LOW DIMENSIONAL MODELS OF THE FINITE SPLIT CAYLEY HEXAGON 3
Moreover, Γ is isomorphic to the split Cayley hexagon H(q).
The proof that Γ is a generalised hexagon is presented in Section 2.1.
Note that the lines of type (i) form a spread of H(q). There exists a natural
candidate for Ω which we explain in detail in Section 2.2, and it is essentially
the only one (Theorem 2.6), and this implies the ultimate result that Γ is
isomorphic to H(q).
By the deep results of Thas and Van Maldeghem [18, 19] and Cameron
and Kantor [6], if a set of points P and lines L of PG(6,q) form a generalised
hexagon, then it is isomorphic to the split Cayley hexagon H(q) if P spans
PG(6,q) and for any point x P, the points collinear to x span a plane.
A similar result was proved recently by Thas and Van Maldeghem [20], by
foregoing the assumption that P and L form a generalised hexagon, and
instead instituting the following five axioms: (i) the size of L is
(q6
−1)/(q
1), (ii) every point of PG(6,q) is incident with either 0 or q + 1 elements of
L, (iii) every plane of PG(6,q) is incident with 0, 1 or q + 1 elements of L,
(iv) every solid of PG(6,q) contains 0, 1, q + 1 or 2q + 1 elements of L, and
(v) every hyperplane of PG(6,q) contains at most
q3
+
3q2
+ 3q elements of
L.
One could instead characterise the split Cayley hexagon viewed as points
and lines of the parabolic quadric Q(6,q), and the best result we have to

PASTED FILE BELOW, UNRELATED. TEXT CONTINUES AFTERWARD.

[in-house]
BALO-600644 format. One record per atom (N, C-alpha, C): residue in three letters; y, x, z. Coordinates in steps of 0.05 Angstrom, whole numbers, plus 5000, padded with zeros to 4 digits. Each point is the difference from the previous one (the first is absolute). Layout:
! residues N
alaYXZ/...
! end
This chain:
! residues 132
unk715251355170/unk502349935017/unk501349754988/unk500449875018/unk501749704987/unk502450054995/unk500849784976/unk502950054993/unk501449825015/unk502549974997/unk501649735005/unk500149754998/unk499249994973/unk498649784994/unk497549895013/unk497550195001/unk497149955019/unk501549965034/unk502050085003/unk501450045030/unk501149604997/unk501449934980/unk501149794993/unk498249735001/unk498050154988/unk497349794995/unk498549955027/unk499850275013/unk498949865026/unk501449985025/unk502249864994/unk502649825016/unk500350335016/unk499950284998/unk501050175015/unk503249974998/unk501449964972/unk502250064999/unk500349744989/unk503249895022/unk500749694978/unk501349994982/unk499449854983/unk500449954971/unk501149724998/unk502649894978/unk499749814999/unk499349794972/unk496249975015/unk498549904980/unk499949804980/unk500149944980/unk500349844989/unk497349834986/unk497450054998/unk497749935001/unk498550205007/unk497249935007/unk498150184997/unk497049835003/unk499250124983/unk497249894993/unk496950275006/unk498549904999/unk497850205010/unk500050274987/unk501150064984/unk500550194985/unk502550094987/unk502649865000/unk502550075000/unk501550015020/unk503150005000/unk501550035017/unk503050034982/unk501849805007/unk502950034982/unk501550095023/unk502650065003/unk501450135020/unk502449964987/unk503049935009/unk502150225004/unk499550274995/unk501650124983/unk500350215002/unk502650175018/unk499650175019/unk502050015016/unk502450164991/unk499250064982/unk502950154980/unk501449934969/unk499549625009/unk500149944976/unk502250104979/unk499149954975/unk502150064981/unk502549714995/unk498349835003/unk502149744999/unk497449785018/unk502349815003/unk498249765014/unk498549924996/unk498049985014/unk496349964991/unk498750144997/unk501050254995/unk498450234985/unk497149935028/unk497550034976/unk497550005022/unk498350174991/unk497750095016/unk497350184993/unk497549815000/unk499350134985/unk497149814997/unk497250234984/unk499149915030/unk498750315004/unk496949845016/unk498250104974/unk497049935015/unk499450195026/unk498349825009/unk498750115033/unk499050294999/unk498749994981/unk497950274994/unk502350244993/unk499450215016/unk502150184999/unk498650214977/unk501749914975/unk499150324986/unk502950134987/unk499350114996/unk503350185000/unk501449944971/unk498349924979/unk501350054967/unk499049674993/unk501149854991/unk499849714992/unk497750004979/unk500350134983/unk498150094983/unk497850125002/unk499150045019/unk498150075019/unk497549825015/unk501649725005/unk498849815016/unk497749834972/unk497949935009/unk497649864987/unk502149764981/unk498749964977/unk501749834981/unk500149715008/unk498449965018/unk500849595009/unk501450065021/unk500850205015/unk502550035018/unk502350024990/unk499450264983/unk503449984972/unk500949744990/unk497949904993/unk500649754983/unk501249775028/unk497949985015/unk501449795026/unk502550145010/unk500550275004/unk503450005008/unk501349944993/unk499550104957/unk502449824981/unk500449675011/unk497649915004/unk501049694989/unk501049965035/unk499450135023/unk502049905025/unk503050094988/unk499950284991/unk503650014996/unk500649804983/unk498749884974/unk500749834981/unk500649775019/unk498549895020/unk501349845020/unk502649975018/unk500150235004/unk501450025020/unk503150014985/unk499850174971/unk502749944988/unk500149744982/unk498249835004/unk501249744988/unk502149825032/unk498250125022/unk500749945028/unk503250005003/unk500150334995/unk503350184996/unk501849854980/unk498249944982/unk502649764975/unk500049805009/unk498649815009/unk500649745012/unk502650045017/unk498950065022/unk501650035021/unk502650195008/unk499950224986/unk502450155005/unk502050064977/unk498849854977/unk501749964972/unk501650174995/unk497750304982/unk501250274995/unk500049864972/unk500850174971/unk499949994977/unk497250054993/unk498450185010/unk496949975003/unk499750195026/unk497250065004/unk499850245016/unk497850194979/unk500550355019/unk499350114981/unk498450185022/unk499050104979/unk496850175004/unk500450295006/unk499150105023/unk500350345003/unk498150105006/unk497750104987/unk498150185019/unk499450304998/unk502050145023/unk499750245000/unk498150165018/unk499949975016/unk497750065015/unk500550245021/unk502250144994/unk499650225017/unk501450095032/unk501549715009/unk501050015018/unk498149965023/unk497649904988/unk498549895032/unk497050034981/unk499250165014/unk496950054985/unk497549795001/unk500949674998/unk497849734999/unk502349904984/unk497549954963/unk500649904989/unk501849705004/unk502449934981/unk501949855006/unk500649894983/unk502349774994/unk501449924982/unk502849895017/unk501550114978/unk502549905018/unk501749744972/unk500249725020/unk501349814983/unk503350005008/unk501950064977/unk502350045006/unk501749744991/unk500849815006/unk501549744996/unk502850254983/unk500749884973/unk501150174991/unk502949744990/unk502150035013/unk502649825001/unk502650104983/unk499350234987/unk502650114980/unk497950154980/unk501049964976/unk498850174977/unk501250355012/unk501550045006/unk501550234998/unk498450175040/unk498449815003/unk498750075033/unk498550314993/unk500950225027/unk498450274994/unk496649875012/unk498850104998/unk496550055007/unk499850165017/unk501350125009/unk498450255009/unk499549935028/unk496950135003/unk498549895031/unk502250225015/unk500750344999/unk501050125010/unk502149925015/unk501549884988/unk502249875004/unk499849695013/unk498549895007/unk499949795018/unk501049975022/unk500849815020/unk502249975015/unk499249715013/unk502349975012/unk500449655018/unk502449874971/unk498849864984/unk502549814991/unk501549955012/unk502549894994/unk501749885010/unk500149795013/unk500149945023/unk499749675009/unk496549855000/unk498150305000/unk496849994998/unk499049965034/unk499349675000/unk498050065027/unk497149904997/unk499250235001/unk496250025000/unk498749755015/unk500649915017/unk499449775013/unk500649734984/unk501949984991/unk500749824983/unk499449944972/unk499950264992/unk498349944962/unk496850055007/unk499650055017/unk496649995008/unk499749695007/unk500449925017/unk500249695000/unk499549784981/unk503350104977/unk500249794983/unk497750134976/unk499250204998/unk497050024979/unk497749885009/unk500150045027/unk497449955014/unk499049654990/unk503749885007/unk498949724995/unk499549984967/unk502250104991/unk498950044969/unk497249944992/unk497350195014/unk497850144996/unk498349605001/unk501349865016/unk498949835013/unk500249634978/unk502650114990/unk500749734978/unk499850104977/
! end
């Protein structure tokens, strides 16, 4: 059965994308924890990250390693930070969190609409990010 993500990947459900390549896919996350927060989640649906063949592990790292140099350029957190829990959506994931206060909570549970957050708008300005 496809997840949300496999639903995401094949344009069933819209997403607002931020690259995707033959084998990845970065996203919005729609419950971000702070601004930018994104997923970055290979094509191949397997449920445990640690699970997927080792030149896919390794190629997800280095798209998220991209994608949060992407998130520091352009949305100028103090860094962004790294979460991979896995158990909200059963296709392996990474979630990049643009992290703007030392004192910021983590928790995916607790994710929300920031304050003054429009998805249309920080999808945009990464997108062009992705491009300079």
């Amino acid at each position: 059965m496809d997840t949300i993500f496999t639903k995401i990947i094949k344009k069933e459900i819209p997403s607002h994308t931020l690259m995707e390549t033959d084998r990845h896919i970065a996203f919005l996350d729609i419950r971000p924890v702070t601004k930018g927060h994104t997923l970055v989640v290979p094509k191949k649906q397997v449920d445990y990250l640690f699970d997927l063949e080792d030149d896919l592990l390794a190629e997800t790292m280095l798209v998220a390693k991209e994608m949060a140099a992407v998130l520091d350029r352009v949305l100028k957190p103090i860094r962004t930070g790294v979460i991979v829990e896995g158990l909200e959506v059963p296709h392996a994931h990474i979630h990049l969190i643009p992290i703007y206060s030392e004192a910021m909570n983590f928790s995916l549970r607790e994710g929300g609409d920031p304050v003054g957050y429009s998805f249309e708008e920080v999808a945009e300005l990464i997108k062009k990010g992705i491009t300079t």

date follows from a result of Cuypers and Steinbach [7, Theorem 1.1]:
Theorem 1.3 (Cuypers and Steinbach [7] (paraphrased)). Let L be a
set of lines of Q(6,q) such that every point of Q(6,q) is incident with q + 1
lines of L spanning a plane, and such that the concurrency graph of L is
connected. Then the points of Q(6,q) together with L define a generalised
hexagon isomorphic to the split Cayley hexagon H(q).
In Section 4 we will give an elementary proof of Theorem 1.3 by using
Theorem 2.6.
Some remarks on notation: In this paper, the relative norm and
relative trace maps will be defined for the quadratic extension
GF(q2)
over
GF(q). The relative norm N is the multiplicative function which maps an
element x
GF(q2)
to the product of its conjugates of
GF(q2)
over GF(q).
That is, N(x) =
xq+1.
The relative trace is instead the sum of the conjugates,
T(x) := x +
xq.
2. The 3-dimensional Hermitian surface and its Baer
substructures
The two (classical) generalised quadrangles of particular importance in
this note are
H(3,q2)
and
Q−(5,q).
First there is the incidence structure of
all points and lines of a non-singular Hermitian variety in
PG(3,q2),
which
forms the generalised quadrangle
H(3,q2)
of order
(q2,q).
Its point-line dual
is isomorphic to the geometry of points and lines of the elliptic quadric
Q−(5,q)
in PG(5,q), which yields a generalised quadrangle of order (q,
q2)
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